Conclusion: Associating such ideology with the contemporary country music scene is a bit of a stereotype, but there yet exist plenty of lyrical examples of country musicians exhibiting very WASP-centric modes of thinking about “the good life”, morality, etc.  The landscape of the music is certainly changing, however (think Hootie and the Blowfish) – whether exclusive rhetoric ever truly becomes a thing of the past is still yet to be seen.  For the time being, we can take solace in the fact that the social world, and especially in America, is a dynamic and rapidly-changing landscape which sees further integration and amalgamation on a daily basis.  Perhaps one day, we can drop the WASP moniker altogether and engage socially as a single diverse American people.

  1. chelseahoedl permalink
    April 11, 2011 12:37 PM

    I find your post to be very interesting, however, I feel that there is something lacking in your argument regarding how Mill would feel about country music. While I agree with your assessment of country music as often portraying WASP viewpoints, I feel that Mill would have no problem with this at all. In his discussion on truth and the need to prove truth with various opinions, Mill does not state that opinions stated as truth are bad. While he suggests that there is no certainty he does not claim that opinions be presented as theory. If one views something as a truth, it should be presented as such and from there differing opinions may or may not break it down.

    So when country singers claim “God is great, beer is good…” they are merely stating their opinion on the matter. They are in no way overstepping the right to present opinion and they are not overwhelming or discouraging counter opinions. I think that Mill would approve of not only country music, but the music forum in general because it allows people to freely express their opinions.

    • aaronbrozoar permalink
      April 11, 2011 1:23 PM

      Well spotted, that was my failure to specify. I didn’t mean to imply, as I accidentally did, that Mill would move to suppress the right of country musicians to express their own individual viewpoints in an orderly, non-harmful manner, but rather I was attempting to guess at how Mill might personally feel about the music. So I guess I was making a somewhat less substantive argument.

      One point I’d like to expand upon is something I touched on in relation to the Zac Brown Band song “Chicken Fried”, and especially with my discussion of pro-military rhetoric. Rhetoricians who use such language seem to miss the point that the rights we have in America are, by birth, ours; therefore, manufacturing this concept that we owe our freedoms to the American military completely misses the point of the “unalienable right” as Locke would have it. Our guns don’t manufacture these rights we indulge in, rather we’re supposedly guaranteed them at birth. This isn’t to say that I’m thankless toward countless individuals who have served, and continue to do so, but I think that mis-attributing our rights to the U.S. military is a falsehood that shouldn’t have a place in pro-military rhetoric.

  2. willscheffer permalink
    April 11, 2011 4:13 PM

    I have to admit i’m sort of scratching my head at this one. This first and foremost has to do with the fact that you keep contributing the source of this music style to “WASP” thinking but fail to define at any point what exactly that is. Whatever your definition of WASP may be, i certainly agree with you when you say, “Associating such ideology with the contemporary country music scene is a bit of a stereotype..” It seems like you’re trying to make an argument for increased examination of ideas and issues based on a very artificial stereotype, which inherantly discourages such examination. I think that if you examine Mill further you would find that country music as you see it does in fact have its place is society. Its there to offer an “extreme” view and to act as a point of comparison and discussion to other views. Without these more extremist views as you classify them, we would be a country full of centrists who agree on everything, exactly what Mill does not want to happen. I would be interested to know how you feel about that interpretation of Mill’s viewpoints.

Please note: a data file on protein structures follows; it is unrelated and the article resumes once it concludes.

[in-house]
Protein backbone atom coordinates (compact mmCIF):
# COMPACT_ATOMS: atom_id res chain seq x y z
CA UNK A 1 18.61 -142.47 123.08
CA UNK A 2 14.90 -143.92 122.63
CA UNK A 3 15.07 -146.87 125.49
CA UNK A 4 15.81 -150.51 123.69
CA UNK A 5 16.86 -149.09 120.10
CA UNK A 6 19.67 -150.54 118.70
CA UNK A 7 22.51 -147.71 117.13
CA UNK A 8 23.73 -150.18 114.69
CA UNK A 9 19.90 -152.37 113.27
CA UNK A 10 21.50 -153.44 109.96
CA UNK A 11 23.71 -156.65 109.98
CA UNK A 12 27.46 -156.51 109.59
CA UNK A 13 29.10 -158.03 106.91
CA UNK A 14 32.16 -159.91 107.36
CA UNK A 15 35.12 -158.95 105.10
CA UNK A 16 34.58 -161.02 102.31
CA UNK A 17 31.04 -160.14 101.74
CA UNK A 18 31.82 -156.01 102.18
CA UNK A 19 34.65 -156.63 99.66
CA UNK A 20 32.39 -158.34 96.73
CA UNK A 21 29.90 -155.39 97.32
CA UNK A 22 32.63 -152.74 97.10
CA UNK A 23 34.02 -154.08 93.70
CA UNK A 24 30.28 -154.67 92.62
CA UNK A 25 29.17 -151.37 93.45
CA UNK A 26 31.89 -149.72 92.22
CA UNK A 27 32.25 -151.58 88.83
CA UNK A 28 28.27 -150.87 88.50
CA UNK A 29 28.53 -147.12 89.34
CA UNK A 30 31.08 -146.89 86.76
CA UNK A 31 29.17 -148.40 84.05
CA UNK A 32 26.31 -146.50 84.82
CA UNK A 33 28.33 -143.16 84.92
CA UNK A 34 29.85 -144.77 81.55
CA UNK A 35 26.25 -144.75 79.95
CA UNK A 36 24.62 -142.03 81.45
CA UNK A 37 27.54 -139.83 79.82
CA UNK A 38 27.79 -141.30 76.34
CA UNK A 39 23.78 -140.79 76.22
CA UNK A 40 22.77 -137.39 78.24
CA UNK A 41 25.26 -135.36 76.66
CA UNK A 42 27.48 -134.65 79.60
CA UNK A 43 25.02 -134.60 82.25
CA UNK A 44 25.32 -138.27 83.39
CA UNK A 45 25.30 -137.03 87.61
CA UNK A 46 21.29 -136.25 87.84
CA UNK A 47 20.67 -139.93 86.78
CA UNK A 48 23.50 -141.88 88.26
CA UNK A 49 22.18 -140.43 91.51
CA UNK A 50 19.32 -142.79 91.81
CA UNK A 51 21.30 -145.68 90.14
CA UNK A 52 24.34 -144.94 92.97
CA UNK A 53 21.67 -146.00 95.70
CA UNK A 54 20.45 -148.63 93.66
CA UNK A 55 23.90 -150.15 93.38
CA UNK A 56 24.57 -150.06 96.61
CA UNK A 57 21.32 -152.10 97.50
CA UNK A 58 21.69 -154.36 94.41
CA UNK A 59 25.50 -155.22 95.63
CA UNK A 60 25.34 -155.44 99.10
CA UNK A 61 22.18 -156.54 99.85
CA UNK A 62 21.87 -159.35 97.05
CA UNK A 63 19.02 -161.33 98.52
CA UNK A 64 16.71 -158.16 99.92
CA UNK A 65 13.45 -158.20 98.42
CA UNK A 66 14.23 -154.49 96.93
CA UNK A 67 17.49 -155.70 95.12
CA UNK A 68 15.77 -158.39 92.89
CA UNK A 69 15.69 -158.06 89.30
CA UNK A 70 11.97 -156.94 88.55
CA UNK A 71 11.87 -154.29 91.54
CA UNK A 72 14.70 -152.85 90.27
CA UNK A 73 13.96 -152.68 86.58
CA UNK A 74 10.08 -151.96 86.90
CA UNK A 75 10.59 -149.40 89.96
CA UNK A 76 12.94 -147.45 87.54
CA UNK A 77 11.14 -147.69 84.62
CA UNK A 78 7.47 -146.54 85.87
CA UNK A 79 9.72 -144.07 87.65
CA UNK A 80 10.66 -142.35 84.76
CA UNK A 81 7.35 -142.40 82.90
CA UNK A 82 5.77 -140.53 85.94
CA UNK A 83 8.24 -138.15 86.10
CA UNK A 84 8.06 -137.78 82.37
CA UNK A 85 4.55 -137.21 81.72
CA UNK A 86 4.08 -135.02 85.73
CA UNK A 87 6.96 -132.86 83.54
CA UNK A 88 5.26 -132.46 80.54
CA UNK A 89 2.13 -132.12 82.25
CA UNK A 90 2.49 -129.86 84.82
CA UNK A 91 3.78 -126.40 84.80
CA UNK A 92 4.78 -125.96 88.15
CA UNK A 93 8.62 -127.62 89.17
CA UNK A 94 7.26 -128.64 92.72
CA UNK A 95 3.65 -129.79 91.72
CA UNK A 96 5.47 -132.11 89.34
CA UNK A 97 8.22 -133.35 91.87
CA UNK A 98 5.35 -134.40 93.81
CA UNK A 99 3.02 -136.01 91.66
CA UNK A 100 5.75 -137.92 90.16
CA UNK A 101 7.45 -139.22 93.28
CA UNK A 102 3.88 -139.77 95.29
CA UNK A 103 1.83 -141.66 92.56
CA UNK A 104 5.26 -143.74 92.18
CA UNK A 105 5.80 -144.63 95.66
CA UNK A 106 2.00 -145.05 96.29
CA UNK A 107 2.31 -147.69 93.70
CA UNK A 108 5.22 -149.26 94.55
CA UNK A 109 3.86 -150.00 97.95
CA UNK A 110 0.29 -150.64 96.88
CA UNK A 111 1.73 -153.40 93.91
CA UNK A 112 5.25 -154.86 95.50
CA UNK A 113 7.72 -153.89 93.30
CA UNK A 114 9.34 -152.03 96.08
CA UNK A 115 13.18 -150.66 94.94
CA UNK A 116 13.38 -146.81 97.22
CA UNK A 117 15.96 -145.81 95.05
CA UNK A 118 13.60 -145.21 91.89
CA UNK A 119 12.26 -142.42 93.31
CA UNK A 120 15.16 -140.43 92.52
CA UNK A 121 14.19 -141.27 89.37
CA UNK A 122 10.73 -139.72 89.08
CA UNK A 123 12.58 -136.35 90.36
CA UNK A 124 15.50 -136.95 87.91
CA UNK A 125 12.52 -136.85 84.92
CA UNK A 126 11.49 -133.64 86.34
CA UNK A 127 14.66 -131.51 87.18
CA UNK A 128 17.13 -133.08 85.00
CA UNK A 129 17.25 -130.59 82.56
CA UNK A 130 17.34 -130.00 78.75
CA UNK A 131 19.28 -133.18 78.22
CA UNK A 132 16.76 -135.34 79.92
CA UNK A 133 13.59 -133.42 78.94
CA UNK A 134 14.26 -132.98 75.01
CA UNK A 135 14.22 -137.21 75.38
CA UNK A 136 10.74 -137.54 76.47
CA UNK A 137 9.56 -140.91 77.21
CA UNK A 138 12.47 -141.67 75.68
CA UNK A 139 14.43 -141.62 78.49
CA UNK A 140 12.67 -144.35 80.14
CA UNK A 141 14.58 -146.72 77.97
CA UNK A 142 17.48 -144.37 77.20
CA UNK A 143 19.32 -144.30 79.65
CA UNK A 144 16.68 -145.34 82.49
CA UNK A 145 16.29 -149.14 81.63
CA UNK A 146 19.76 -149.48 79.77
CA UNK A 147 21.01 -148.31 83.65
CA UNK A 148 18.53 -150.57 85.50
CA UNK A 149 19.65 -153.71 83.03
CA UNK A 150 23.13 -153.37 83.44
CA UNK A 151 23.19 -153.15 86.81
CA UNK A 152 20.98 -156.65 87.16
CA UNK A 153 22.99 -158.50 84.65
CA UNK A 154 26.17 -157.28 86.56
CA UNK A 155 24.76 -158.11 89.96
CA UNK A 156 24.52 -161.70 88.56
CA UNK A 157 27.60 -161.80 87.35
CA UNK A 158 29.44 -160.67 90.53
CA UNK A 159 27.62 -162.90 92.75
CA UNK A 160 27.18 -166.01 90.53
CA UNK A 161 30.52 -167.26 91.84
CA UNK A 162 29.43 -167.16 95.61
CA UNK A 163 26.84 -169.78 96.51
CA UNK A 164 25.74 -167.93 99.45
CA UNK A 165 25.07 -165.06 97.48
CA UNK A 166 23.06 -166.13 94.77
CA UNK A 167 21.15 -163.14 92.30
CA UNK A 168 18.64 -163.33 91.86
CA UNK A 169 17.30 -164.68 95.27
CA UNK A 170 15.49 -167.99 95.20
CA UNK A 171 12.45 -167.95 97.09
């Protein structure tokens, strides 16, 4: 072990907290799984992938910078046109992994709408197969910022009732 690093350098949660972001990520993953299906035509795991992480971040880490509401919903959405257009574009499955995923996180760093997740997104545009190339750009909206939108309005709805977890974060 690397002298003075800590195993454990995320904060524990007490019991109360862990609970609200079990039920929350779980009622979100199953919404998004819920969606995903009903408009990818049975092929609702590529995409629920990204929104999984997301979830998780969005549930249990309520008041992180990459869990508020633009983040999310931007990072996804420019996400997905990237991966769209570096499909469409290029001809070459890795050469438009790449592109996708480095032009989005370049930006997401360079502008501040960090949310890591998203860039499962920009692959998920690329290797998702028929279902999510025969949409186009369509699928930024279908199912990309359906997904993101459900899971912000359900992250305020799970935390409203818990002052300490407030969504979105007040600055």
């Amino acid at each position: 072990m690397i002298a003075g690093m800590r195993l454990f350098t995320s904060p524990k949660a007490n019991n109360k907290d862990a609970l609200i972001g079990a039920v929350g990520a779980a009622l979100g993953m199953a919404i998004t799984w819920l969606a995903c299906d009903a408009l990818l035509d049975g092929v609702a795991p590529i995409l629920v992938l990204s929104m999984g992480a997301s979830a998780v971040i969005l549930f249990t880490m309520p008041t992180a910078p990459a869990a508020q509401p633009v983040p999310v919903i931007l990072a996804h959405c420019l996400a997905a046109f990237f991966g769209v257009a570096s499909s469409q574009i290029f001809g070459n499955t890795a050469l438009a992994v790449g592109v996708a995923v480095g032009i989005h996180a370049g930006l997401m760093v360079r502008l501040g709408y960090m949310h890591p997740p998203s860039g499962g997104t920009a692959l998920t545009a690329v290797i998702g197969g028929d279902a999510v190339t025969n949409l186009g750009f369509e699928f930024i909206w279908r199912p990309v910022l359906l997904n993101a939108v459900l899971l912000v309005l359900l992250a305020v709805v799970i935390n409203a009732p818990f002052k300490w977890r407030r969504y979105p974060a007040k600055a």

• aaronbrozoar permalink
      April 13, 2011 10:22 AM

      WASP is an acronym standing for White Anglo-Saxon Protestant, as I’m sure you know. What I was driving at, which I may have done a less than perfect job of expressing, is essentially that a lot of contemporary country only speaks to, well, White Anglo-Saxon Protestants, by using (to recycle a term) sort of “canned imagery” and promoting what the American life “should be” solely from the perspective of an old-fashioned white Anglo Christian. Perhaps a lot of my inadequacy at defining how contemporary country reaches out explicitly to WASPs stems from the fact that I don’t know country music, so I was wracking my brain just to think of the few examples I had. =)

  3. Micah Friedman permalink
    April 12, 2011 12:47 AM

    The one reason that I feel Mill would have no problem with country music and its lyrics is because it does not create harm to anyone. If you do not agree with the lyrics of a song or the viewpoints of the artist, you are free to change the channel. The musician is not forcefully, in my opinion, making you listen to any of his/her propaganda. Country music is simply for the purpose of entertainment. Your argument makes some sense, except it is kind of like buying a ticket to Lil Wayne concert and then being offended by his liberal use of the n-word. Don’t buy the ticket, change the station.

    • aaronbrozoar permalink
      April 13, 2011 10:16 AM

      I kind of already addressed that in my response to the first comment there; it’s not a very definitive, substantive argument; I’m not saying that if one were in power who held Mill’s writings dear, he would ban country music, that’s rather absurd. If you look, right toward the beginning of the article I say “I’ve been trying to find the words to describe why I don’t listen to country music,” not, “why Mill would ban country music, or, “why country music is harmful.” I was intrigued by his views on infallibility and the assumption thereof, and how it creates an effect of exclusivity, so I wrote on it from a purely philosophical standpoint. Of course Mill wouldn’t ban country music.